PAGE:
Sure, he was introduced to Brigitte Bardot (by her husband) when she was scantily clad, and lost 25 pounds making a film with her. But then, he always loses weight when making a film, even when he’s costarred with a chariot, Irishman says.
By James Bacon, Associated Press Writer
Courier Journal Nov 13, 1960
LONDON, Nov 12 – Stephen Boyd, the virile Irishman, would like to shake the reputation that is the envy of many another star.
“I really am no Casanova,” says Boyd. “And besides, my mother in Belfast reads all these stories about my so-called love escapades – and it bothers her.
I reminded Boyd that stories linking him with Brigitte Bardot and Hope Lange undoubtedly provided many of the typewriter excesses.
“It’s basically true that I was introduced to Brigitte while he was in a state of dishabille, and that I later lost 25 pounds while making a picture with her.
“But the stories omit that her then husband introduced us, and she quickly threw a towel around herself, and that I lost 25 pounds while making ‘The Big Gamble’ and 20 pounds while making ‘Ben-Hur.’ I always lose weight while working, whether my costar is Miss Bardot or a chariot.”
Boyd said he took Hope Lange to many parties while they were working together on a picture and while she was apparently still happily married to actor Don Murray.
“Hope was separated from Murray, but few people knew it,” says Boyd. “I do not go out with happily married women – or even unhappily married women whose marriage is still intact. I’m no cad.”
The Lange-Murray separation had long been official.
Boyd now is costarred with Liz Taylor, playing Marc Anthony to her Cleopatra. She has been sick with a mysterious ailment that has delayed production.
“I always yearned to make Hollywood,” says Boyd, “but as soon as I did, I got sent to Rome for a year for ‘Ben-Hur,’ to France, England, and Africa for six months on ‘The Big Gamble,’ and now another six or eight months in London for ‘Cleopatra.’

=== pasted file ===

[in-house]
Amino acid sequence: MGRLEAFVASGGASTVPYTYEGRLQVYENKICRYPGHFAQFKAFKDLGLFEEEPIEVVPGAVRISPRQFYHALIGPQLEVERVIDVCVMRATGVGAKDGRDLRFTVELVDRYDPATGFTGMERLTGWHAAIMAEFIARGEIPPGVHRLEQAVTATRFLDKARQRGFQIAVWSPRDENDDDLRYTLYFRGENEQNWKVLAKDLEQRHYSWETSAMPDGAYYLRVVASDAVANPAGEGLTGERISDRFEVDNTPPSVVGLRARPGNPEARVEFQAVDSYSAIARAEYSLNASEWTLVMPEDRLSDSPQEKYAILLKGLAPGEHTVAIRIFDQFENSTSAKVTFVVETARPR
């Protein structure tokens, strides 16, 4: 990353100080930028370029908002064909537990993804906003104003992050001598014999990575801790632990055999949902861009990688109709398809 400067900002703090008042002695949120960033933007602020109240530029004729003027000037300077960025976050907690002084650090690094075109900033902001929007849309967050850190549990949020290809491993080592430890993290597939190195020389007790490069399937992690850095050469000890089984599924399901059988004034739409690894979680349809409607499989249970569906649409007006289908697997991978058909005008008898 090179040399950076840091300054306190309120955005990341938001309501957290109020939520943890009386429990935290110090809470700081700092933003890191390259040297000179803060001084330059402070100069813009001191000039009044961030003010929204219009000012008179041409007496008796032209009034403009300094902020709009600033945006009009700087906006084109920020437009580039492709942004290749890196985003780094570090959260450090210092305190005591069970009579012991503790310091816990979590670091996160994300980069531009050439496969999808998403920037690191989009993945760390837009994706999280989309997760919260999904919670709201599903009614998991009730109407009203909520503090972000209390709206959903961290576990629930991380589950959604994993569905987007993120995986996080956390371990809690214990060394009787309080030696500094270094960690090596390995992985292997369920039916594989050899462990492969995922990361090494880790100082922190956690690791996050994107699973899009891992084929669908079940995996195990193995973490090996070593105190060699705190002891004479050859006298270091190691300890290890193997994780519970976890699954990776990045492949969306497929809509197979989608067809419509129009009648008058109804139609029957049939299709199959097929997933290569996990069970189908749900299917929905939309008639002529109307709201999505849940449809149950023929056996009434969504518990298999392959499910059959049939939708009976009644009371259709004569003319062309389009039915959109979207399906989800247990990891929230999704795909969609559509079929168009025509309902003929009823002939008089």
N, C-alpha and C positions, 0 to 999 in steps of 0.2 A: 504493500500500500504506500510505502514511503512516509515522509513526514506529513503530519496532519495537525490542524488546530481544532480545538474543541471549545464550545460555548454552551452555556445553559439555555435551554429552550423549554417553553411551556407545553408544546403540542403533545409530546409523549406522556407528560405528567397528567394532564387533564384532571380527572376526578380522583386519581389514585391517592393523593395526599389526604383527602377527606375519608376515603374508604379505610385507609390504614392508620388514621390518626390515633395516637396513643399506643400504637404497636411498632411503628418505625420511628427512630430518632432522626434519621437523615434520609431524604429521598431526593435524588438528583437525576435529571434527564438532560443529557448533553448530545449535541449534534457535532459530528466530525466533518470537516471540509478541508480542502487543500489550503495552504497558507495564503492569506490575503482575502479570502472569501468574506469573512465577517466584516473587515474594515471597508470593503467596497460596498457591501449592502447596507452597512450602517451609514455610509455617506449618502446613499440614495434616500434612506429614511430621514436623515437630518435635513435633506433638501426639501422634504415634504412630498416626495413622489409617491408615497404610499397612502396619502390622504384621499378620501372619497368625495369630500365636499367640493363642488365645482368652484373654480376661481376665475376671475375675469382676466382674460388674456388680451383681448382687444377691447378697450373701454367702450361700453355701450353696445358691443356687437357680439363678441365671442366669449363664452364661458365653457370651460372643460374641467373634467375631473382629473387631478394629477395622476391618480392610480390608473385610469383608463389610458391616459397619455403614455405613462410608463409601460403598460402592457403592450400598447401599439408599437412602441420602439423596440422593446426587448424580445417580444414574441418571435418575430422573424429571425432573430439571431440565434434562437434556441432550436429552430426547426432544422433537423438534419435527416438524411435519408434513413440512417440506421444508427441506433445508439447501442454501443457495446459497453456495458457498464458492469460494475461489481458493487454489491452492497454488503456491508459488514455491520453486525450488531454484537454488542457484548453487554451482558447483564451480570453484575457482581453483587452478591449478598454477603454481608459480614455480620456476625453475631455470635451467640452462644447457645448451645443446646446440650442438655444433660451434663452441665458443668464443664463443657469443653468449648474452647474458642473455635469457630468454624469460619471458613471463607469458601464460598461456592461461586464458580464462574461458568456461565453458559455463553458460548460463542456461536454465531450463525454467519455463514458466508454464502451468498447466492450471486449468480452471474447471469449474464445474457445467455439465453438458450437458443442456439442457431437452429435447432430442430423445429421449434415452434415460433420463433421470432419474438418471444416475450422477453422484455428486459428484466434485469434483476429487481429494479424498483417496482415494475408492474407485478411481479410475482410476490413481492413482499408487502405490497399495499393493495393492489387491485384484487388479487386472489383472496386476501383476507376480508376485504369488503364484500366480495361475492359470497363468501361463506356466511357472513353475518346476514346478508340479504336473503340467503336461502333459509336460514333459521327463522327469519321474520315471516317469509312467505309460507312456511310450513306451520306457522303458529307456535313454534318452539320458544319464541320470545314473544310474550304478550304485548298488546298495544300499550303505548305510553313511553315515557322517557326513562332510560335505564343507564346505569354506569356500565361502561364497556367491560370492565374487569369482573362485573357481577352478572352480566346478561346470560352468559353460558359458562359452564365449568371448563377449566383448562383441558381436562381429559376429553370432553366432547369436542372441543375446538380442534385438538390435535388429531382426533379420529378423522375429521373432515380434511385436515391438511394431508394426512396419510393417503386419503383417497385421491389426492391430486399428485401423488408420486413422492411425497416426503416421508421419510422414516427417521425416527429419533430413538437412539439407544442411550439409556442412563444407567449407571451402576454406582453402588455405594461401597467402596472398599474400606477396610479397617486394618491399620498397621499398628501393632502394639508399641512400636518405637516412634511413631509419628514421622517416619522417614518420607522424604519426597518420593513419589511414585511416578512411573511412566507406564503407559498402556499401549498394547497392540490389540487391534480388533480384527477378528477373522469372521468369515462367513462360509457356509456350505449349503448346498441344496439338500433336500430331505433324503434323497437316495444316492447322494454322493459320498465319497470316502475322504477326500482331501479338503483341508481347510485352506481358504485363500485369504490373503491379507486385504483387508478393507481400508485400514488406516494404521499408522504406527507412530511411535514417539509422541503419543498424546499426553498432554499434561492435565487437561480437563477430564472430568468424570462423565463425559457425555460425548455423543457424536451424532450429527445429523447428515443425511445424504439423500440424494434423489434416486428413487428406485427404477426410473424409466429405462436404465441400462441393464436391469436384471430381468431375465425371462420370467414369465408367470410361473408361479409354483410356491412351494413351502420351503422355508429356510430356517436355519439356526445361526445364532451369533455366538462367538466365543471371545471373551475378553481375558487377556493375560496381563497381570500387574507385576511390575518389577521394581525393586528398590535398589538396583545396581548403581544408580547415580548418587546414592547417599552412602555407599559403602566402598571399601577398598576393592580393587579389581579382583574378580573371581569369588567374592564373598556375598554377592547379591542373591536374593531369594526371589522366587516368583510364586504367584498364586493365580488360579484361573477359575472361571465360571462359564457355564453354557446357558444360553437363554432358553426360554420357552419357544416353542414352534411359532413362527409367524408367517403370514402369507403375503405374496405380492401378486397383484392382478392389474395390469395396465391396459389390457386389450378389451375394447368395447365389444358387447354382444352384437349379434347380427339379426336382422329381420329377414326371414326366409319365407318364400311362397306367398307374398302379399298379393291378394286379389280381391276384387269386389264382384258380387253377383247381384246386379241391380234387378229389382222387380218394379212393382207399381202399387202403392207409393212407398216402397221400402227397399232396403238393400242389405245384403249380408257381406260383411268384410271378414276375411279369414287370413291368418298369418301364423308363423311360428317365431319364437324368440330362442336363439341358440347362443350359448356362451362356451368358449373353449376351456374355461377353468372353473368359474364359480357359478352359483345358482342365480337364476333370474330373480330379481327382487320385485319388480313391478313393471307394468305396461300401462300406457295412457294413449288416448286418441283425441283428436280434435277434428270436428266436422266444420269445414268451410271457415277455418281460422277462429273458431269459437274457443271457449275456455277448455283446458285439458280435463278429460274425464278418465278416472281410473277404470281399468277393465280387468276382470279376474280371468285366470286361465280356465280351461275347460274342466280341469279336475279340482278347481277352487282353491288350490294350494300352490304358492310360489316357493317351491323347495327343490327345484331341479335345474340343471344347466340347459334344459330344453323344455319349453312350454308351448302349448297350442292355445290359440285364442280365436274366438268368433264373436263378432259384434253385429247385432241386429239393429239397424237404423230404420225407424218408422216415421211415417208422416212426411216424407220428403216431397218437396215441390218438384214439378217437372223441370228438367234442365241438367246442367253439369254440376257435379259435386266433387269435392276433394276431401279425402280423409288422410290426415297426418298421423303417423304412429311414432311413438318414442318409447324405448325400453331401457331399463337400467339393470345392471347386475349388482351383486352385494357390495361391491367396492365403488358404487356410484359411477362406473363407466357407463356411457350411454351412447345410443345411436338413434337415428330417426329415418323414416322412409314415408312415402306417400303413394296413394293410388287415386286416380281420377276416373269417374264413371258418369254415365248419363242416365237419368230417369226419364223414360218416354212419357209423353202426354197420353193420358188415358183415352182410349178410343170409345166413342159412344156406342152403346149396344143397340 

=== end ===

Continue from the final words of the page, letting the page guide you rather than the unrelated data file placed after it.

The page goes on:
TCM played this movie earlier in the week, and it created a huge jump in interest on this Blog. So welcome to any new Stephen fans out there! Here are some photos of Stephen as Mike Rice from “The Best of Everything”
Stephen Boyd filmed The Best of Everything with Hope Lange in early 1959. The film was released later that same year, about 2 months before the release of Ben Hur (the movie which would propel Stephen to stardom). The movie was filmed at Fox Studios in Los Angeles, but also some actual New York City scenes were filmed at the Seagram Building at 375 Park Avenue and other locations around the city and in Long Island as well. The story follows the tales of three young women living together in New York who work at the fictitious Fabian Publishing Company and their struggles. The movie was based on the sexy eponymous popular novel by female author Rona Jaffe. Stephen plays Mike Rice, an editor at Fabian’s who is also an entrenched alcoholic. As in the novel, Mike and Caroline Bender, played by the lovely Hope Lange of Peyton Place fame, become close friends. The book is more graphic about their affair, which obviously couldn’t be incorporated into the movie version, but there are some subtle hints. In the book, Mike explains how he finds release from his sexual desire for Caroline alone at night, and Caroline is embarrassed by his ‘adolescent’ confession, but Mike explains how it brings him closer to her. In the movie, you can tell that Boyd had read the book. When speaking to Caroline in one scene, he is deliberately stroking his drink glass with his left hand for a very suggestive affect.